Plugged In

How Rock Band 3 will change the way you play

Plugged In

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Rock for real

Music gaming is in trouble, but not because of falling revenue, waning interest, or an oversaturated market.

Music gaming is in trouble because soon, we're all going to be too
busy booking our bands to bother playing silly music video games. At
least, that's the hope of Rock Band 3. Releasing next week, the game's
new 'Pro Mode' just might turn you into a player.

A real one.

That begins with swapping out those five-button plastic guitars
littering your living room for something a little more robust, such as a
150-button axe custom built by peripheral maker Mad Catz specifically
for the game. Sold separately (at the somewhat exorbitant price of
$150), the Fender Mustang Pro is truly a sight to behold: it's plastic
like its peers, but sports a smooth gray button for every single note on
the fretboard as well as six playable 'strings' in place of the
standard clicky strum bar. Intimidating? Absolutely, but so is learning
how to play guitar.

Ace music game developer Harmonix hopes to make that a bit easier by
including a full suite of tutorials and lessons to walk you through the
fundamentals of real-life rocking.

"As a company composed primarily of musicians, Harmonix employees
have taken many [music] lessons ourselves," said Sylvain Dubrofsky,
senior designer of Rock Band 3. "We also have many people who are very
experienced with teaching people guitar, keyboards, bass, and
drums...the music you use to practice in the lessons was composed by our
Audio Department."

Not good enough for you? Dubrofsky also points out that they worked
closely with Rick Peckham, Assistant Chair of Guitar at the esteemed
Berklee School of Music, to ensure the training was up to snuff.

And make no mistake: Pro Mode will teach you the basics of the real
deal, from simple note picking and strumming to more advanced scales,
barre chords, and even arpeggios. Every song on-disc comes with both
regular and Pro Mode options, allowing you to literally learn how to
play 83 songs by mastering Pro Mode guitar on Expert (Pro Mode versions
of downloadable tracks will also be available).

The same holds true for the game's new keyboard peripheral ($70
standalone, $130 bundled with software). With weighty keys and a solid
body, it feels like a real instrument -- which, in a sense, it is: it's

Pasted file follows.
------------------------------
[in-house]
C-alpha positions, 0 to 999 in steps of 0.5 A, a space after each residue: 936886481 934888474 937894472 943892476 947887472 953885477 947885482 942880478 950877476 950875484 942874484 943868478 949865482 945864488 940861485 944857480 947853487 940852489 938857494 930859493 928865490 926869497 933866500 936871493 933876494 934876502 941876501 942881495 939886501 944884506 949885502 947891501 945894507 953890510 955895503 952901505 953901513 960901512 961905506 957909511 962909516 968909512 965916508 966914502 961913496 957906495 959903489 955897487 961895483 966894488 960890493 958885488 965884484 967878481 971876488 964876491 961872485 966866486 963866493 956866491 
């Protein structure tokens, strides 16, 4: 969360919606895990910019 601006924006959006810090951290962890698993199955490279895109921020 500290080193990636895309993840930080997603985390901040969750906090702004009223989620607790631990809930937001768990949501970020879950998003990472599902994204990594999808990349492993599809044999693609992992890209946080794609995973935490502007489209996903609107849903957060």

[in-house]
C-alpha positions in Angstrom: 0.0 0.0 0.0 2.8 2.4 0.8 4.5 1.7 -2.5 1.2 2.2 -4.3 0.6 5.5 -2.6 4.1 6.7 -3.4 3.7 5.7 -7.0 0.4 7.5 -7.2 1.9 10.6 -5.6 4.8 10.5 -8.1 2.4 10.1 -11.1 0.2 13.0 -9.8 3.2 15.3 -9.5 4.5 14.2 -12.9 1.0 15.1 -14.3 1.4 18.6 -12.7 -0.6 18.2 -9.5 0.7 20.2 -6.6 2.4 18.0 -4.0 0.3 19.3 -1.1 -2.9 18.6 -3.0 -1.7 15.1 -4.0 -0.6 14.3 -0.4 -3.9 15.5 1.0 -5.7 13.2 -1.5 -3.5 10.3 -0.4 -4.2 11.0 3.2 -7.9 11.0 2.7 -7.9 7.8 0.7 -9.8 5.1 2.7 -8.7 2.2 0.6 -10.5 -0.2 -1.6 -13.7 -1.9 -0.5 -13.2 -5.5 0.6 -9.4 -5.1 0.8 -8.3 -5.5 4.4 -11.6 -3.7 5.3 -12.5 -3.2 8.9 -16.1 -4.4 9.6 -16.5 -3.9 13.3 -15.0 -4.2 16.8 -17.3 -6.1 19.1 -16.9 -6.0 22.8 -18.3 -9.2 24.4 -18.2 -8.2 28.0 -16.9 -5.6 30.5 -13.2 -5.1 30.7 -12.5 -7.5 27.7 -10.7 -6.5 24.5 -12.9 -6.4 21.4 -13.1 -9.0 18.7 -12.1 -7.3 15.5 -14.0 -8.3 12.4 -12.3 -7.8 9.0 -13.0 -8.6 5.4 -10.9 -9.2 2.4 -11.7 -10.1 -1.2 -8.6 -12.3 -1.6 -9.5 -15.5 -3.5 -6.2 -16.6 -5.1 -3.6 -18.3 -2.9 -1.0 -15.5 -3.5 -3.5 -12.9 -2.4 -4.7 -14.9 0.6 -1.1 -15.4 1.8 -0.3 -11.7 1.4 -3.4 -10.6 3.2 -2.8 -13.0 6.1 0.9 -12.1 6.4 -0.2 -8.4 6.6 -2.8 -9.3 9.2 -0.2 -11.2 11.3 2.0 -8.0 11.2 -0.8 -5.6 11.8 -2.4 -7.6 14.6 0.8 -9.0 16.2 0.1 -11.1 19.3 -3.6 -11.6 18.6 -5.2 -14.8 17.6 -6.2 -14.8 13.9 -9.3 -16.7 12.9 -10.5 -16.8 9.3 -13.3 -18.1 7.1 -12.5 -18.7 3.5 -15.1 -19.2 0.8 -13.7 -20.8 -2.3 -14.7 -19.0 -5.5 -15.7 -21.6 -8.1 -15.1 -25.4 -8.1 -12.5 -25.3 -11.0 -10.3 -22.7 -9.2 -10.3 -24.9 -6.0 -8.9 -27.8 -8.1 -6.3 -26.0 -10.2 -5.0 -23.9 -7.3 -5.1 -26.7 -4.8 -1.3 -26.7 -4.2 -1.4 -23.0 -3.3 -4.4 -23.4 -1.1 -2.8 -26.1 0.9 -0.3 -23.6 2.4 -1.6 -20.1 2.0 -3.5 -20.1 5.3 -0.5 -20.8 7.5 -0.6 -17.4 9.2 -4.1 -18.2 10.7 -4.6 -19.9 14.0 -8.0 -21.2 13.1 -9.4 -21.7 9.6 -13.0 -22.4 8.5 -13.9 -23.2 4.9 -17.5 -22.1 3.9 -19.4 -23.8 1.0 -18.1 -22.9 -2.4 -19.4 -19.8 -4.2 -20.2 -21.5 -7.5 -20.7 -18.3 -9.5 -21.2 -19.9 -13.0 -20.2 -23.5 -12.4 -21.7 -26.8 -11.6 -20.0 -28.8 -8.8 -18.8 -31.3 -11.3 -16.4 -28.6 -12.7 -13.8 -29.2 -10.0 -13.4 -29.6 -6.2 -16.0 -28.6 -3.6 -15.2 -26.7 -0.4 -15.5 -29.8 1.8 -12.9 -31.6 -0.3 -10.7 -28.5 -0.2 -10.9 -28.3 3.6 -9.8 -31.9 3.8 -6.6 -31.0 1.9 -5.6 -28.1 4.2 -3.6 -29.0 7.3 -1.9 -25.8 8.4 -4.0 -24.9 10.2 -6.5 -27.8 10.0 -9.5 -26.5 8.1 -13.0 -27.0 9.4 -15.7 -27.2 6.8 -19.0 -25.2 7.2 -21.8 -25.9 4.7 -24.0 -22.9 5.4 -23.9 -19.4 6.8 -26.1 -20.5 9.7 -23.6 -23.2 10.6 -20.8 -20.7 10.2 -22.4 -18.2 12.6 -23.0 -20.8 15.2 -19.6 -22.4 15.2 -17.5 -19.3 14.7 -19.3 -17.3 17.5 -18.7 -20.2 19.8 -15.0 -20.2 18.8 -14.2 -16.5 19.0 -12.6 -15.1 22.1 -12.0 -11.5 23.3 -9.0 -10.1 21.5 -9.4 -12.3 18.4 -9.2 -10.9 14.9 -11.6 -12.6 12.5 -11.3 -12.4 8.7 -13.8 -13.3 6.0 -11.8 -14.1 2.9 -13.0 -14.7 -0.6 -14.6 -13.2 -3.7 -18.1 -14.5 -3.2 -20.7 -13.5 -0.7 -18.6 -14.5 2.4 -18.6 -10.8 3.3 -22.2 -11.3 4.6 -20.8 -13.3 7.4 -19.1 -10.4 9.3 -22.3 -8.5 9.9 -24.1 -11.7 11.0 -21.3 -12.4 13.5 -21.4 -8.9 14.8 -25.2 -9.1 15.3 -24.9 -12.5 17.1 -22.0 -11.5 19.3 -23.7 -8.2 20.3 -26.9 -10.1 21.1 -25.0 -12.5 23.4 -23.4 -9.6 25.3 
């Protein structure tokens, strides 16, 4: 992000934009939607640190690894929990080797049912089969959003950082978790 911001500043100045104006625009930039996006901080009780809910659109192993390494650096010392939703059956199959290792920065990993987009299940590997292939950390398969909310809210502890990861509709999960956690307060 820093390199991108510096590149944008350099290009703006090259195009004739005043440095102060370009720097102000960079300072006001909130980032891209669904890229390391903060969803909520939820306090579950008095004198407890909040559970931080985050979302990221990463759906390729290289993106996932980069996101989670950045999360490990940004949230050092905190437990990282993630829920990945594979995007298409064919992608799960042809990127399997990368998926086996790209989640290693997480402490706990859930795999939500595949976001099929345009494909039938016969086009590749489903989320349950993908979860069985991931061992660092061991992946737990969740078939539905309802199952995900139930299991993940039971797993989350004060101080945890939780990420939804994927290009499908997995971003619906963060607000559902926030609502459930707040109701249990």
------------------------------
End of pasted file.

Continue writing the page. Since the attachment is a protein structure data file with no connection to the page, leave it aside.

MIDI-compatible and can be used right out of the box as a MIDI
controller. (Harmonix and Fender are also planning on selling a
fully-functional, full-sized Squier Stratocaster
that pulls double-duty as a game controller and a legitimate electric
guitar. No pricing or release details have been announced.)

Still, don't assume you'll quickly transition from playing in your cozy apartment to rocking it at open mic night.

"We aren't necessarily expecting Pro Mode to take the place of "real
life" lessons," admitted Dubrofsky. "Rather, we see Rock Band 3 as a
potential bridge to more people getting interested in playing
instruments and eventually seeking out professional lessons when they
are ready."

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That should make Rock Band's critics -- specifically, grumpy rock stars
-- sleep a little better. Last year, former Rolling Stones bassist Bill
Wyman famously called out Guitar Hero for "encouraging kids not to
learn" how to play real instruments, while White Stripes frontman jack
White called music games "depressing."

Don't mistake Rock Band 3 for being a full-on rock trainer, however:
consumers can still just play it like a normal music game, fake guitars
and all. But with the lure of learning how to be a real rock star only a menu selection away, Dubrofsky thinks Pro Mode will find a home with anyone willing to give it a shot.

"There is something very powerful about learning in the context of a
game," he mused. "You sound awesome with every note you hit, you are
playing recognizable rock hits, and you are getting rewarded in the game
for it."

Rock Band 3 arrives October 26 for the Xbox 360, PS3 and Wii.

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